If I want to take a deep dive into my emotional state during any time period all I need to do is look at what I was reading. For instance, during the first year of the pandemic it was all non-fiction. If there was a book on infectious diseases I was all in. By year two I was drowning in tomes about the political climate.
Now I’ve gone back to fiction and I’m having an obsessive moment with the English Cotswolds. I’m besotted with mystery novels based in idyllic villages with rolling hills, thatched roof homes, a pub on the village green and exceedingly high murder rates.
It’s gotten so bad I’m even dropping British terms into conversations. I’ve found myself calling the trunk of my car a “boot” and I used the word “trainers” for my tennis shoes which I know makes me sound utterly obnoxious. (Although I’m probably going to keep saying trainers because it irritates my husband and that brings me a certain level of joy.)
Then there’s my new fascination with hot tea. I’ve always been an iced tea drinker and yet I’m now drawn to the china teapots my mother has given me over the years. In fact, the whole tea time concept is brilliant (or brill if you want to sound born to the manor posh).
In the books I’ve been reading the tea tray is always piled high with scones fresh out of the oven and at least one kind of fruit tart. It’s like having a little anti-Keto protest every day and I’m here for it.
Now, I realize the daily custom of tea and scones in the U.K. has been replaced with to-go coffees and green juices. But it’s still lovely to think about stuffing your face with homemade pastries that are slathered in clotted cream every day.
What’s made my recent reading journey to the Cotswolds possible is the library. I’ve always been a big library user but for the past several years due to Covid closures etc. I had stopped going. But several months ago I descended on my local library and felt like a woman who had discovered a lost love. (I also discovered I had $5.10 in fines, but I didn’t let that affect my mojo.)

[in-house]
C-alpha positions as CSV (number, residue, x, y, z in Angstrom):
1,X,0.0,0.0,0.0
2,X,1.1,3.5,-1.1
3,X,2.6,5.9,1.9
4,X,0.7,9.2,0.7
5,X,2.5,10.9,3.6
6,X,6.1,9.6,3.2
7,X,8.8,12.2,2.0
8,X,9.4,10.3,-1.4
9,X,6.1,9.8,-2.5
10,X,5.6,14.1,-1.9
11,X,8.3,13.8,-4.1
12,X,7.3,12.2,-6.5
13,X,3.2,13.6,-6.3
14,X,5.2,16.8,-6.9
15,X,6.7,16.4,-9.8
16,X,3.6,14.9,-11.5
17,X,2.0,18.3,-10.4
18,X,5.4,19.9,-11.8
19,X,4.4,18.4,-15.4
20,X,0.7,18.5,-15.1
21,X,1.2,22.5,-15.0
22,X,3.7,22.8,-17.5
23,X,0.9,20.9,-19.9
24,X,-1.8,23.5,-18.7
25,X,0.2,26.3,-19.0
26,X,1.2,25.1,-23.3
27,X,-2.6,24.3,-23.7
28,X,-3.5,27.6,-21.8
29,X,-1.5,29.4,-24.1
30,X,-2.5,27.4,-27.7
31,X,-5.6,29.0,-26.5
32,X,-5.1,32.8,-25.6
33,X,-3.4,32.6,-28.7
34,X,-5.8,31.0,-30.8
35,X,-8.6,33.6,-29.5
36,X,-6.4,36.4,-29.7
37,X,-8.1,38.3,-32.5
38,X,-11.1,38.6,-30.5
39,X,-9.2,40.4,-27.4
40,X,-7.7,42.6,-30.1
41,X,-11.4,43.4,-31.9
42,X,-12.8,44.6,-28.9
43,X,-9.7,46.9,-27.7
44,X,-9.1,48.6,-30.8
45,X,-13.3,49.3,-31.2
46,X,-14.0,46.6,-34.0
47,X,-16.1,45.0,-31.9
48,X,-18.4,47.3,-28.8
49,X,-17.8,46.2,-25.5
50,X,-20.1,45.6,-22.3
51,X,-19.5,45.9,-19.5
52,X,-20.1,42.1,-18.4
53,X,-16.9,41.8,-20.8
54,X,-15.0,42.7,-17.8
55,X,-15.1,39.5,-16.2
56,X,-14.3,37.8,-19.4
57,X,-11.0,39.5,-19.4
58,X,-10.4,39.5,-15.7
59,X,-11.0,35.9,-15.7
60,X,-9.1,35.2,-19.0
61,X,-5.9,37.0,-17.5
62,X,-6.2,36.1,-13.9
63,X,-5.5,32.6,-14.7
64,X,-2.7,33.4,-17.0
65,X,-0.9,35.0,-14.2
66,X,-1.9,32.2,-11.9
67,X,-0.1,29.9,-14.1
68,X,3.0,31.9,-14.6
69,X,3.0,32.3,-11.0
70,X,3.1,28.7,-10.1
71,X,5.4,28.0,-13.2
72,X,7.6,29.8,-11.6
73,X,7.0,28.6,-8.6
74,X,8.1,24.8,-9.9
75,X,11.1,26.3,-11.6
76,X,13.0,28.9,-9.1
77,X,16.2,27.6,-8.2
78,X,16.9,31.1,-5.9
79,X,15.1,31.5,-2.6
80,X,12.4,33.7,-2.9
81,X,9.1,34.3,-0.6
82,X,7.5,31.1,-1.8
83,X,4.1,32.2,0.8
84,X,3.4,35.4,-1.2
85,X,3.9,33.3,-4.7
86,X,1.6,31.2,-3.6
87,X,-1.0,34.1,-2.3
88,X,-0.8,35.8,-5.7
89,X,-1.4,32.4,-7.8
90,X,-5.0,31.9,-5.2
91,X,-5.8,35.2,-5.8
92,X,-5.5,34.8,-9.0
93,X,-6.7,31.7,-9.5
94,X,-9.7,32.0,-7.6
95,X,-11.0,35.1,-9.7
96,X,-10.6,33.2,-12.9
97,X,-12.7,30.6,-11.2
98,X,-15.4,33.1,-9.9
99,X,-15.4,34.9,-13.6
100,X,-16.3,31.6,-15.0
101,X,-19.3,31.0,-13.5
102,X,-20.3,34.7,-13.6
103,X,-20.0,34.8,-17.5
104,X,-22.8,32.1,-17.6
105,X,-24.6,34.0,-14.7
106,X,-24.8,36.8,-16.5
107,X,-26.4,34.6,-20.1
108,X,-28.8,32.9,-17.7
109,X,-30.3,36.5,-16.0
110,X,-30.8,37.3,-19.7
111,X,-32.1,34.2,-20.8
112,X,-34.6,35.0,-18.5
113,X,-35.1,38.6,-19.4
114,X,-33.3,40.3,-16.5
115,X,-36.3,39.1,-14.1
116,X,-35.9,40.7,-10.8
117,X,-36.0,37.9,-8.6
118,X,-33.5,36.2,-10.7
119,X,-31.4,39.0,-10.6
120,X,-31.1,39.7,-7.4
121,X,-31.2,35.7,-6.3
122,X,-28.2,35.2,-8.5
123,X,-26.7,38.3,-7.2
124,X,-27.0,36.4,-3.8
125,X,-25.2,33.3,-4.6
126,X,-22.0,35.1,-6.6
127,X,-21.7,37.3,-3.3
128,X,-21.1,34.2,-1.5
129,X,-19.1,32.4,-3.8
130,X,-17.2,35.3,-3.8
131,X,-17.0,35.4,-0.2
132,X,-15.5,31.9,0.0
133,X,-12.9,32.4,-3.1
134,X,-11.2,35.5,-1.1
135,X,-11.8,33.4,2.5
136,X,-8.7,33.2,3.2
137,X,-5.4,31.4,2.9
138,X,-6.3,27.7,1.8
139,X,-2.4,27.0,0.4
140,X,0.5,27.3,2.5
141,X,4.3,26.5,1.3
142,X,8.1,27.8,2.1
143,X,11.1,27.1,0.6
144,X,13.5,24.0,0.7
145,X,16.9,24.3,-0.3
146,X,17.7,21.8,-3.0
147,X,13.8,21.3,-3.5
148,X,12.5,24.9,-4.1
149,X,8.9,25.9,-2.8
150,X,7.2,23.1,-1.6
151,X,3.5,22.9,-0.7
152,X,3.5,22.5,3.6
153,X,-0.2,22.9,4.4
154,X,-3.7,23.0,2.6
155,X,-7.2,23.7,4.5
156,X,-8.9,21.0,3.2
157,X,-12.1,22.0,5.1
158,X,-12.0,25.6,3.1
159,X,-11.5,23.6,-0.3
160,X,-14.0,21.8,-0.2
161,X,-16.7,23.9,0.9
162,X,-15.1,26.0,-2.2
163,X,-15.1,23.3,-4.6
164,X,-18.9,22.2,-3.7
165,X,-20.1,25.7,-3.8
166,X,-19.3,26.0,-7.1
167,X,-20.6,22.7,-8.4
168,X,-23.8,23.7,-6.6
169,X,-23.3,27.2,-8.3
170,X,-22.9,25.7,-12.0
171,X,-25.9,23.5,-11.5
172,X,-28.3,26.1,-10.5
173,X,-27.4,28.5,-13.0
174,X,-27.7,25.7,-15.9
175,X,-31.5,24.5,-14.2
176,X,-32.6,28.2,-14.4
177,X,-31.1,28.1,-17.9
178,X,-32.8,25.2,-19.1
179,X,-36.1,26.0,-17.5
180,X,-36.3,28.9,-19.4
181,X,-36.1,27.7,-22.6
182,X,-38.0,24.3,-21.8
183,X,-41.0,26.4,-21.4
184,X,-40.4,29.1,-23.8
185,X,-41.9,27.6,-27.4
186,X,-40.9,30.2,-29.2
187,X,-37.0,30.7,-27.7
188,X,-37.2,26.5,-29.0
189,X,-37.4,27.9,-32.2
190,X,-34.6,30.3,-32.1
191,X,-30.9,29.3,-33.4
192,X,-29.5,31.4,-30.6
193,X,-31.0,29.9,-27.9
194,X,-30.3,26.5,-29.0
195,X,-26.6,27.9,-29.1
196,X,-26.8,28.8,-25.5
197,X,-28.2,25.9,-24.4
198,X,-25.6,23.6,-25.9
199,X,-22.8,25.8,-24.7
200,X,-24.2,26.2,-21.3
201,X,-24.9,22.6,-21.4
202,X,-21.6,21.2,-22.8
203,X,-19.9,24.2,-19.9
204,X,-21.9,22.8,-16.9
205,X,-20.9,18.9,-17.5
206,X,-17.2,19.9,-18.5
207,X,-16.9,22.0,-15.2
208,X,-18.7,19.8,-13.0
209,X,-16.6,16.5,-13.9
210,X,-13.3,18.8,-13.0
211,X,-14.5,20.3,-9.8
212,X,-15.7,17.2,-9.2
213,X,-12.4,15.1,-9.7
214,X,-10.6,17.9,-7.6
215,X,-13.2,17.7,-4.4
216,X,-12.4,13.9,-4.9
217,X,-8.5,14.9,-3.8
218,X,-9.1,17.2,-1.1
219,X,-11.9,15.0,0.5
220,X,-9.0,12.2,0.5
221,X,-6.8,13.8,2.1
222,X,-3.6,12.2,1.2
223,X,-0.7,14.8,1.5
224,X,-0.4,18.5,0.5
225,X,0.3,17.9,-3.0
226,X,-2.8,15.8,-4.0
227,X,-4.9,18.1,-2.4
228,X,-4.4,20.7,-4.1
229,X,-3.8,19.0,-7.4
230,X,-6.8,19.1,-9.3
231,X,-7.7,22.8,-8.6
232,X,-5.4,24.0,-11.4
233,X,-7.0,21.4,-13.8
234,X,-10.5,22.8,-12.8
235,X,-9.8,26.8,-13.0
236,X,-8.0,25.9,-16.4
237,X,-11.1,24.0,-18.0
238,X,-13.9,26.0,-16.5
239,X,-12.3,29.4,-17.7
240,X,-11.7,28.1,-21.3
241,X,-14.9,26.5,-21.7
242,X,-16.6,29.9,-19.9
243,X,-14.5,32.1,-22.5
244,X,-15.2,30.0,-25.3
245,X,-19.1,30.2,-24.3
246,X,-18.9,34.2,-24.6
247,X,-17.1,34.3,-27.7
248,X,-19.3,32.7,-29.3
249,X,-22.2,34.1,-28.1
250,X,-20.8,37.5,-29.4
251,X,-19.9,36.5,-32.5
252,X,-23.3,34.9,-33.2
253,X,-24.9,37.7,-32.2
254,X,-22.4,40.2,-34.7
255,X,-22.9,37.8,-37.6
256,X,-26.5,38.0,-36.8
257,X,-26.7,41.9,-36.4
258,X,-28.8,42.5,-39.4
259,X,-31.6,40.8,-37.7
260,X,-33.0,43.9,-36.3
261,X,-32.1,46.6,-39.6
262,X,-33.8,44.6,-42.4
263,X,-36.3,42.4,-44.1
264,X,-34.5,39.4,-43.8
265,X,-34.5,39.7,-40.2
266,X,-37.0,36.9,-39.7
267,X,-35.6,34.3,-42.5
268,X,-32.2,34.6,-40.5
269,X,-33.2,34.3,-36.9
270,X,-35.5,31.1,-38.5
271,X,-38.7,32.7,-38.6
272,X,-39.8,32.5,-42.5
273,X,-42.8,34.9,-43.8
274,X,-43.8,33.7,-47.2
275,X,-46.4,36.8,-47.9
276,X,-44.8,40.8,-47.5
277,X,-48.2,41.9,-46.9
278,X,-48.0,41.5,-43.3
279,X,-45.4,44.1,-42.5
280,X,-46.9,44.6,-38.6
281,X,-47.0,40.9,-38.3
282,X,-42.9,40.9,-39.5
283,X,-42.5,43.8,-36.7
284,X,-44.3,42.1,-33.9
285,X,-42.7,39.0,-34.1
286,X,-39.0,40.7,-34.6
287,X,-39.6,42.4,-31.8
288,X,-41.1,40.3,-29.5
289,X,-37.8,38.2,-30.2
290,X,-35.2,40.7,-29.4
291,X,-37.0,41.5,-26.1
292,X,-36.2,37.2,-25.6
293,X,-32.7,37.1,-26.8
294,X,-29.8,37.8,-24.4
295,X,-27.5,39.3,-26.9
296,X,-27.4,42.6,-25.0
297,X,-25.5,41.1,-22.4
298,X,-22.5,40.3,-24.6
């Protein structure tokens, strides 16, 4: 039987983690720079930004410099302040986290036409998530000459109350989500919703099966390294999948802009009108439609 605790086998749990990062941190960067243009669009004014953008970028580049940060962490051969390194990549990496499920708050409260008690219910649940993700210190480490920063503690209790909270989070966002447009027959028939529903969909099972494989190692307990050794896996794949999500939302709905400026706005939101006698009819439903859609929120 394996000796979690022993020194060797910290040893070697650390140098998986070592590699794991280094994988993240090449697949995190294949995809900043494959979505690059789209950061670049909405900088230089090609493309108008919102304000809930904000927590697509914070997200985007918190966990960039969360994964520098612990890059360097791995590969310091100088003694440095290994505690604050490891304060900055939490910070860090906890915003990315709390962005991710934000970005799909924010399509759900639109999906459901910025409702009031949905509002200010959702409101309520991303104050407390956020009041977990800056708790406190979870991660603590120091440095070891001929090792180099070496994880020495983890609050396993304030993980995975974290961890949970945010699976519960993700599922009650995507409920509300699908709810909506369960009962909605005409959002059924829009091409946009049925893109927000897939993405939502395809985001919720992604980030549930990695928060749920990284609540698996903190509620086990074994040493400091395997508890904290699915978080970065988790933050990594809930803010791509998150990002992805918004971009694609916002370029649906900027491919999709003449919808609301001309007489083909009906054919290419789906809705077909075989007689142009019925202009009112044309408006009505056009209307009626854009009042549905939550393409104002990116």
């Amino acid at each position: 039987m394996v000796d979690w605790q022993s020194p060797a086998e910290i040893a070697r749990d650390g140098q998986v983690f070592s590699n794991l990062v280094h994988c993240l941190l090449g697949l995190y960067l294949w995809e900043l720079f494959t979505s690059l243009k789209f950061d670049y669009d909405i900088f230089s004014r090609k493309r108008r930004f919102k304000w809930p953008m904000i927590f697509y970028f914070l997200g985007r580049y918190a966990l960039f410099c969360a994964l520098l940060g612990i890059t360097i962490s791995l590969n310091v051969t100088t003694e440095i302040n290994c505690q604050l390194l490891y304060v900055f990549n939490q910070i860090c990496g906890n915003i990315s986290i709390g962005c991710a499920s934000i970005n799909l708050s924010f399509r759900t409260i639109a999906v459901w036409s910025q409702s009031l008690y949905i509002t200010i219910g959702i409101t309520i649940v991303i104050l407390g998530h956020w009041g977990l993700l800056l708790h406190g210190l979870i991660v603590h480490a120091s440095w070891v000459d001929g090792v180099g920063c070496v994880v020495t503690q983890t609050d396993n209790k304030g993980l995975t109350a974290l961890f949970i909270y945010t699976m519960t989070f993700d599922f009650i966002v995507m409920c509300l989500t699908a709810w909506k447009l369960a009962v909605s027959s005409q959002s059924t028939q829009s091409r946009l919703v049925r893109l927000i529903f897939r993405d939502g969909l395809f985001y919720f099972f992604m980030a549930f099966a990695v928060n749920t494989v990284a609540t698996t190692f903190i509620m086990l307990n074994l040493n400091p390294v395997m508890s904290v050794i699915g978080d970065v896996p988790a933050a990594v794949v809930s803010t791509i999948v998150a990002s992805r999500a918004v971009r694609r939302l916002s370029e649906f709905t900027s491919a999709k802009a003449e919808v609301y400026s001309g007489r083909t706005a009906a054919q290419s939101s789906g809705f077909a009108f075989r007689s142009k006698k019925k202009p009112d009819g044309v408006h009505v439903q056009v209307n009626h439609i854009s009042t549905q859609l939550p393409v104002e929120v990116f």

As soon as I entered I took a deep breath so I could savor that distinct library smell and then speed walked to the mystery section. I leisurely rambled down the aisles running my fingers down book spines of my favorite authors from Agatha Christie to Rex Stout and smiled remembering how my mother gave me my first Christie book “Murder at the Vicarage” and said, “You’re not going to be able to put this one down.”
There’s just something about a library that a bookstore can’t duplicate. (Although as an author I also support brick and mortar bookstores that have a charm of their own.) I think it’s that each book has two stories. The one that was written and the one that’s been imprinted by all the people that have read the book. It’s like finding a new friend or being reacquainted with an old one.
One of my favorite things though are the librarians. They’re like reading sherpas always ready to point you in the right direction or introduce you to new adventures. When I feared I was running out of Cotswolds’ based mysteries to read, which was making me a little anxious, a librarian came to my rescue and introduced me to two (new to me) authors that write the coziest of gruesome English countryside murders.
Currently my happy place is being ensconced in my favorite chair with a pot of tea reading “The Blood of an Englishman.” The only thing that’s missing is some scones.